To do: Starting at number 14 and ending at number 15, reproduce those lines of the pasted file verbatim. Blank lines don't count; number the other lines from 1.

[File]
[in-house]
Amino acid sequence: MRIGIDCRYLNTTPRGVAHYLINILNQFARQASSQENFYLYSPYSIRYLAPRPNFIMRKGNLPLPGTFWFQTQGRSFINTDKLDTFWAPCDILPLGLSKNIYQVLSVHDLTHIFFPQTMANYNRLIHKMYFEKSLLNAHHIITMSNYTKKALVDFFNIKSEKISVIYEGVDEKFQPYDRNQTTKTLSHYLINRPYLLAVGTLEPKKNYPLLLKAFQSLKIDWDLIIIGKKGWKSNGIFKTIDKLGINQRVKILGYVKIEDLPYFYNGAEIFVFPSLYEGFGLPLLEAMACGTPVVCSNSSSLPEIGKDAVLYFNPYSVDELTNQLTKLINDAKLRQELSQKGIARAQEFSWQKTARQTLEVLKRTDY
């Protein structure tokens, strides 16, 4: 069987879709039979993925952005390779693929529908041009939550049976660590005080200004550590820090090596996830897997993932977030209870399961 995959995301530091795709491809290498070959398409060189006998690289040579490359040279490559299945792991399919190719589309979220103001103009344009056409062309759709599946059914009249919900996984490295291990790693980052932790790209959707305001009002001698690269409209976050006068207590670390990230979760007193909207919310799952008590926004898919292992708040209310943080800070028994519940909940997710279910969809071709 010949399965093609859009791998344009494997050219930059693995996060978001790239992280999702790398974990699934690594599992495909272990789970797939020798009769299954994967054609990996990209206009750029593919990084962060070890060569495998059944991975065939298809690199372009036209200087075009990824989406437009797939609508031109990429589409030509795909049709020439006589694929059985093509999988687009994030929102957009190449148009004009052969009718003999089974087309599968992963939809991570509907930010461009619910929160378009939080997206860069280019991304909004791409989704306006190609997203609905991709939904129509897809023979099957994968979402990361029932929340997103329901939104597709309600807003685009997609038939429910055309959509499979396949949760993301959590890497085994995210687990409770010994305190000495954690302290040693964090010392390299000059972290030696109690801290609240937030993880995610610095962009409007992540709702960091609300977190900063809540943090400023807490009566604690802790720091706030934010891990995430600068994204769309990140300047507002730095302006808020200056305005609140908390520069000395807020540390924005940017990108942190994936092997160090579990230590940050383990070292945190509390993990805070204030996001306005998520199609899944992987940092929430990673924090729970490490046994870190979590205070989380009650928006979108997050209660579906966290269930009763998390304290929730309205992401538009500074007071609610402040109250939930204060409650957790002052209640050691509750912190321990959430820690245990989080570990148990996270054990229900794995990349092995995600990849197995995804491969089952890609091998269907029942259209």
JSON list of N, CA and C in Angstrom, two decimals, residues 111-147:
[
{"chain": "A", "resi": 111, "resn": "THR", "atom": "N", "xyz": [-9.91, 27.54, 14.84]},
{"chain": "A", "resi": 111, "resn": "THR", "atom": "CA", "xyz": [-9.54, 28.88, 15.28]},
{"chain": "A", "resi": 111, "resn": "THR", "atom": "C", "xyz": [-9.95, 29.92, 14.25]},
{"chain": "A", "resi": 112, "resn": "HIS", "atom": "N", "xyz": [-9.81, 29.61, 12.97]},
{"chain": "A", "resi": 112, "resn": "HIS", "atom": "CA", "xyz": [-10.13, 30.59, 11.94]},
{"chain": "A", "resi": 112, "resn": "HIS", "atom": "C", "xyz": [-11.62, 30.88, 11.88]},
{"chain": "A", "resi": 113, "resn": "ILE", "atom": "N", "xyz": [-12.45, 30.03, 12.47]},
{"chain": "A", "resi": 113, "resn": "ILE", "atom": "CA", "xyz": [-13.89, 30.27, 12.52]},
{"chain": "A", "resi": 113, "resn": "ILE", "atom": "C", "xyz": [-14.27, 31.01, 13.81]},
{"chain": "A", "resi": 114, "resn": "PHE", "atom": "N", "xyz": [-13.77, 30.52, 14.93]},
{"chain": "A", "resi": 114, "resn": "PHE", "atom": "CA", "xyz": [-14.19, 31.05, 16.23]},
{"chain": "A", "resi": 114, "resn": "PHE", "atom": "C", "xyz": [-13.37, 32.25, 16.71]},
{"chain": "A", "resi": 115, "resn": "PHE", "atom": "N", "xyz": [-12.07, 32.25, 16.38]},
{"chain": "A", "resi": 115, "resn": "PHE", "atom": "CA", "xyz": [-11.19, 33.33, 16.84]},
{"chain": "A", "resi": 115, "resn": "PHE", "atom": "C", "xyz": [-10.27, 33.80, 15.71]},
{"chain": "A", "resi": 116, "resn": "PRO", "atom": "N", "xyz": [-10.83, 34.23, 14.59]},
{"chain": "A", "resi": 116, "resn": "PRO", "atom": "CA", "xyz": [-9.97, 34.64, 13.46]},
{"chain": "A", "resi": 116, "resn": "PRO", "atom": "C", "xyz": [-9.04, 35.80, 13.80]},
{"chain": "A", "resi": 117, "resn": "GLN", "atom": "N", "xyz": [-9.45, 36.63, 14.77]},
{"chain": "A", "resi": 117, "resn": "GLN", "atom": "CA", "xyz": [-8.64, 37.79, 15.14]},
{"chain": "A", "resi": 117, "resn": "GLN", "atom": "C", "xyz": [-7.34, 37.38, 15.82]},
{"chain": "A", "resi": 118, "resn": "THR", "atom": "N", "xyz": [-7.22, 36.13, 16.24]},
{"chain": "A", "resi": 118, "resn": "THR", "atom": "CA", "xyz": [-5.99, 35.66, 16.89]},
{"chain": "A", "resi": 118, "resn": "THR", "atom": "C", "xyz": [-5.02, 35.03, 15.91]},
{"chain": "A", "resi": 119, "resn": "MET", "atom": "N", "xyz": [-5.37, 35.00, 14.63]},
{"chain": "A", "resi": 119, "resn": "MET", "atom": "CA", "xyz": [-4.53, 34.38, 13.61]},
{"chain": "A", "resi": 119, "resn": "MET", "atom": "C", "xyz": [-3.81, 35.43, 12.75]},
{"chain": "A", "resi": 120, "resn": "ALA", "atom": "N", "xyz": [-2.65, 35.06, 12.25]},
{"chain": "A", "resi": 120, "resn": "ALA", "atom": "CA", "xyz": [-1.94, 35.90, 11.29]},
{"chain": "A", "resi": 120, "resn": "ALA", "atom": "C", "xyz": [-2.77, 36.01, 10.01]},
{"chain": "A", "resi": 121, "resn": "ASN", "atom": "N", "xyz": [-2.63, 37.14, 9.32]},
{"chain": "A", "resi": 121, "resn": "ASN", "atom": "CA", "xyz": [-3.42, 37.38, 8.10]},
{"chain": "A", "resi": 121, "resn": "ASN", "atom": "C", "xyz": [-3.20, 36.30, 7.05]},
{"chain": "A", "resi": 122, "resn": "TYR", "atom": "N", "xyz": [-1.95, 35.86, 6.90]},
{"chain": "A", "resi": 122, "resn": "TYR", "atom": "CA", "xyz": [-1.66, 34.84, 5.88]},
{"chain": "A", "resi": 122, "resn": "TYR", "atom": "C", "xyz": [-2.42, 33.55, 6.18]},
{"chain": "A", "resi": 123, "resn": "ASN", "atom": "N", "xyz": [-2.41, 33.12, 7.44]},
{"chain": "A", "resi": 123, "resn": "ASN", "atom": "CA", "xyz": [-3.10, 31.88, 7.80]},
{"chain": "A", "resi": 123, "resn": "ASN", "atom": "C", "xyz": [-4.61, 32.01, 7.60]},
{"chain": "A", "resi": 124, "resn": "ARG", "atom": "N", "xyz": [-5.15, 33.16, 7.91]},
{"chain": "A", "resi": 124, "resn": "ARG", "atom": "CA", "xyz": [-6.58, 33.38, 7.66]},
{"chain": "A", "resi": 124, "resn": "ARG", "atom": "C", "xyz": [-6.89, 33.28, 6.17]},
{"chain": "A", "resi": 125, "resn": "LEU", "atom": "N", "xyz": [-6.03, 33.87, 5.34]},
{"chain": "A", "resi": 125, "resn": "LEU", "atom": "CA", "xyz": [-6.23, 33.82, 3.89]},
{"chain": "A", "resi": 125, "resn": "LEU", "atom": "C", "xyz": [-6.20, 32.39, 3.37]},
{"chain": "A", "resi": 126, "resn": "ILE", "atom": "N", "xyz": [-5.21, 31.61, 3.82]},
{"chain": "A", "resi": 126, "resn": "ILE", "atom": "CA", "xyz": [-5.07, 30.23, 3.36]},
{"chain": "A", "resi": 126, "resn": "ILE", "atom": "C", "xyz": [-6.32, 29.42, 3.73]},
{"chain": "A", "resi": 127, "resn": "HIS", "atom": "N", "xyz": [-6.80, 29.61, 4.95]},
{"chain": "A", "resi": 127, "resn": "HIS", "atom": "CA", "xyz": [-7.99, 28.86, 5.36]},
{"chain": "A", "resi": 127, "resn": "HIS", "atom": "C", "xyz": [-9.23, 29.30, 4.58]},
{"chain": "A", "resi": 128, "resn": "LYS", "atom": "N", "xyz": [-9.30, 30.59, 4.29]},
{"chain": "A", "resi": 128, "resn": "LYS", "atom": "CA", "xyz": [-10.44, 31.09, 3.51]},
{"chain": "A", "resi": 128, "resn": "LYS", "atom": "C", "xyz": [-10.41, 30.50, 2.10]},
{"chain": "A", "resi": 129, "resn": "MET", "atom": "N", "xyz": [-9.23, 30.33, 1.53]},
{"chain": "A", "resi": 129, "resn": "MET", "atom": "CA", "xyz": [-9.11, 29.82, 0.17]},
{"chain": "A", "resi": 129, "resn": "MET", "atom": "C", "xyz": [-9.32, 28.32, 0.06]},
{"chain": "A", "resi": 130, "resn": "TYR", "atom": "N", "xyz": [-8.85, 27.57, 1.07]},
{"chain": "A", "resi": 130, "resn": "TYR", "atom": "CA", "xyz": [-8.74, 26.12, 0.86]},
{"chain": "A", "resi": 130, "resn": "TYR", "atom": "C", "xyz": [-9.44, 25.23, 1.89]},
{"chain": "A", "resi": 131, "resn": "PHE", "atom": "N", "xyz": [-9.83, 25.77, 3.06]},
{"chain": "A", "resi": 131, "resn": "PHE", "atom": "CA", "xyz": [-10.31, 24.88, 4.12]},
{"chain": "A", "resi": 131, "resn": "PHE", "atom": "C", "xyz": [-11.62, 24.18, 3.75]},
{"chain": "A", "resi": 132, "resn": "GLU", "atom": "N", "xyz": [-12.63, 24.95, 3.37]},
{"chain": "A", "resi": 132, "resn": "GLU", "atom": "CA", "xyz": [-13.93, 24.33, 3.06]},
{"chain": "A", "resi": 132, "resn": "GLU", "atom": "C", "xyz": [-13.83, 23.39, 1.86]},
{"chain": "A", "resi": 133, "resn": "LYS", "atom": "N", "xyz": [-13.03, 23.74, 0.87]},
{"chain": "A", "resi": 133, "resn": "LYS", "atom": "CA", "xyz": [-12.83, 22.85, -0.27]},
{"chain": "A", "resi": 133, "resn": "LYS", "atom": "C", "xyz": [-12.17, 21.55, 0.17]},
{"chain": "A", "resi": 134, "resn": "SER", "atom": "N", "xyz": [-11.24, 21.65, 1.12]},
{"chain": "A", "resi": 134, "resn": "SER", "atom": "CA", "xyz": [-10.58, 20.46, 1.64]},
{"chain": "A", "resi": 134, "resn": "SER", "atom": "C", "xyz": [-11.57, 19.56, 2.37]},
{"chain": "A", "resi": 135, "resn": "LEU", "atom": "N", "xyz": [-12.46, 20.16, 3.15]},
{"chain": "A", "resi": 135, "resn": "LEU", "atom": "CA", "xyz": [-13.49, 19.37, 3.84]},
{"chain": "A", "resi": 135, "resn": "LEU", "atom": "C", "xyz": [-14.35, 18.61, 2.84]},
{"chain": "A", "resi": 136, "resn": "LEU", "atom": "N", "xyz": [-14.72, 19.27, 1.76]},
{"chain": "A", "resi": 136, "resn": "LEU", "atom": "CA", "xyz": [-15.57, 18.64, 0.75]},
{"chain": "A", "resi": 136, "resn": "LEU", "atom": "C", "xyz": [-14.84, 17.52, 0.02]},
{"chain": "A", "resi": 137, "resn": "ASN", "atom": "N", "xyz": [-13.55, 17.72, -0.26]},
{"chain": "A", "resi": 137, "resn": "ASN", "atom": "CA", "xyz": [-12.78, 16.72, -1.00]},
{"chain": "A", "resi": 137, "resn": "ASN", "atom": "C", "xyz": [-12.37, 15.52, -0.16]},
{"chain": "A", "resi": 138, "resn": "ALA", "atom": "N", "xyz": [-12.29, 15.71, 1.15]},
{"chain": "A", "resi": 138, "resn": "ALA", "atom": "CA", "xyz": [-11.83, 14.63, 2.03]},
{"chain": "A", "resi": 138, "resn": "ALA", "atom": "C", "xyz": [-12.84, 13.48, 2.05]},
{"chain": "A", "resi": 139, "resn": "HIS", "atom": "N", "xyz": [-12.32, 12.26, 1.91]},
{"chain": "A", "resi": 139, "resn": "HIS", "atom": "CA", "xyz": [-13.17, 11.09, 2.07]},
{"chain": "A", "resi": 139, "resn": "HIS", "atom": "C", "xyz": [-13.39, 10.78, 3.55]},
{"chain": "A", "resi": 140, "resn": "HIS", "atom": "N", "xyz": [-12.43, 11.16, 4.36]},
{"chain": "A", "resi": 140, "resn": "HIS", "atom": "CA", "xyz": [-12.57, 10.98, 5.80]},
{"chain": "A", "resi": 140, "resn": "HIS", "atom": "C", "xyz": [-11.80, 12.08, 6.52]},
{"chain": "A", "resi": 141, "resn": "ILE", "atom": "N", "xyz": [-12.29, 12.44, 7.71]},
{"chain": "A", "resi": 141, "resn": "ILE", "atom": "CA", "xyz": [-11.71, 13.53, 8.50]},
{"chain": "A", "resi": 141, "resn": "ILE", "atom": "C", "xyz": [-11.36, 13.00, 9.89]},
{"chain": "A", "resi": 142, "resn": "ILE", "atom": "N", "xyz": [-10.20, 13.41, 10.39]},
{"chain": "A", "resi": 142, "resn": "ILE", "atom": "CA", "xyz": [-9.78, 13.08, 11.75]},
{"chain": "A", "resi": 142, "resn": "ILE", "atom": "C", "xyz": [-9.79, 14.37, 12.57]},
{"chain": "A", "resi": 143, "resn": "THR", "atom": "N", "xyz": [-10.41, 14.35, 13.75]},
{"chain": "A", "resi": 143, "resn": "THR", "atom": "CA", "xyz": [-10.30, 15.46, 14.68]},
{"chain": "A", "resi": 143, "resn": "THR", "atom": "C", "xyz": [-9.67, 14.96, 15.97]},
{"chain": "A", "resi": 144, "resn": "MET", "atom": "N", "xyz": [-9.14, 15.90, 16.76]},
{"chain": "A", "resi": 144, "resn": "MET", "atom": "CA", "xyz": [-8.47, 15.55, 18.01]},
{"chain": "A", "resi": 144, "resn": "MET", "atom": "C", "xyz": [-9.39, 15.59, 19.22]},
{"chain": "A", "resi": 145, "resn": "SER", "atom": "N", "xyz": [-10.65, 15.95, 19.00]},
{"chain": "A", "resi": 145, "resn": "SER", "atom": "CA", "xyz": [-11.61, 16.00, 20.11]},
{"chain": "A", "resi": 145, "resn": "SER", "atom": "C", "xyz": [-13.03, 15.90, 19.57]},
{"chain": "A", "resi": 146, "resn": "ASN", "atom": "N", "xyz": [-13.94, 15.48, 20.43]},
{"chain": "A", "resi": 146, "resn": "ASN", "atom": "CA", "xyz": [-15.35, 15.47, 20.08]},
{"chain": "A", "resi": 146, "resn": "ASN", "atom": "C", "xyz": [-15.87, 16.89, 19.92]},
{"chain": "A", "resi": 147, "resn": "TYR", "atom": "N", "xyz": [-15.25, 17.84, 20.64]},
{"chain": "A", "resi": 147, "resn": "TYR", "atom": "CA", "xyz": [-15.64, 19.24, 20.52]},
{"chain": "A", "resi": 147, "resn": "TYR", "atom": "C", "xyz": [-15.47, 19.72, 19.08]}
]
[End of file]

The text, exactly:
{"chain": "A", "resi": 113, "resn": "ILE", "atom": "C", "xyz": [-14.27, 31.01, 13.81]},
{"chain": "A", "resi": 114, "resn": "PHE", "atom": "N", "xyz": [-13.77, 30.52, 14.93]},